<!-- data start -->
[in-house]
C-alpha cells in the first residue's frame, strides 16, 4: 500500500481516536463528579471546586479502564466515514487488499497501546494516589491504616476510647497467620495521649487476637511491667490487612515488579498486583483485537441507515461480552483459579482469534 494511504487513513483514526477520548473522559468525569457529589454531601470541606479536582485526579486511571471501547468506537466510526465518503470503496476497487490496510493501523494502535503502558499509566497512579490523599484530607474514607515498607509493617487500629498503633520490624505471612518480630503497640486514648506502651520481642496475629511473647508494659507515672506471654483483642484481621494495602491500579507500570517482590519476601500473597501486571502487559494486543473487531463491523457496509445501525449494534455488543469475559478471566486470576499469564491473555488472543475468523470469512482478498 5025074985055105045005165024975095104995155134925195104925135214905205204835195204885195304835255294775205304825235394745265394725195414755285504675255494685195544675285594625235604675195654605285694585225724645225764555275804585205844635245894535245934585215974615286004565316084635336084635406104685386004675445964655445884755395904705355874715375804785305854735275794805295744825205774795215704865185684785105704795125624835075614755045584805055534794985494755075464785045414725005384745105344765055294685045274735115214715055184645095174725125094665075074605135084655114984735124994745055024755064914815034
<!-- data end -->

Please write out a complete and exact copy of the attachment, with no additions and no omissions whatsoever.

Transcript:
[in-house]
C-alpha cells in the first residue's frame, strides 16, 4: 500500500481516536463528579471546586479502564466515514487488499497501546494516589491504616476510647497467620495521649487476637511491667490487612515488579498486583483485537441507515461480552483459579482469534 494511504487513513483514526477520548473522559468525569457529589454531601470541606479536582485526579486511571471501547468506537466510526465518503470503496476497487490496510493501523494502535503502558499509566497512579490523599484530607474514607515498607509493617487500629498503633520490624505471612518480630503497640486514648506502651520481642496475629511473647508494659507515672506471654483483642484481621494495602491500579507500570517482590519476601500473597501486571502487559494486543473487531463491523457496509445501525449494534455488543469475559478471566486470576499469564491473555488472543475468523470469512482478498 5025074985055105045005165024975095104995155134925195104925135214905205204835195204885195304835255294775205304825235394745265394725195414755285504675255494685195544675285594625235604675195654605285694585225724645225764555275804585205844635245894535245934585215974615286004565316084635336084635406104685386004675445964655445884755395904705355874715375804785305854735275794805295744825205774795215704865185684785105704795125624835075614755045584805055534794985494755075464785045414725005384745105344765055294685045274735115214715055184645095174725125094665075074605135084655114984735124994745055024755064914815034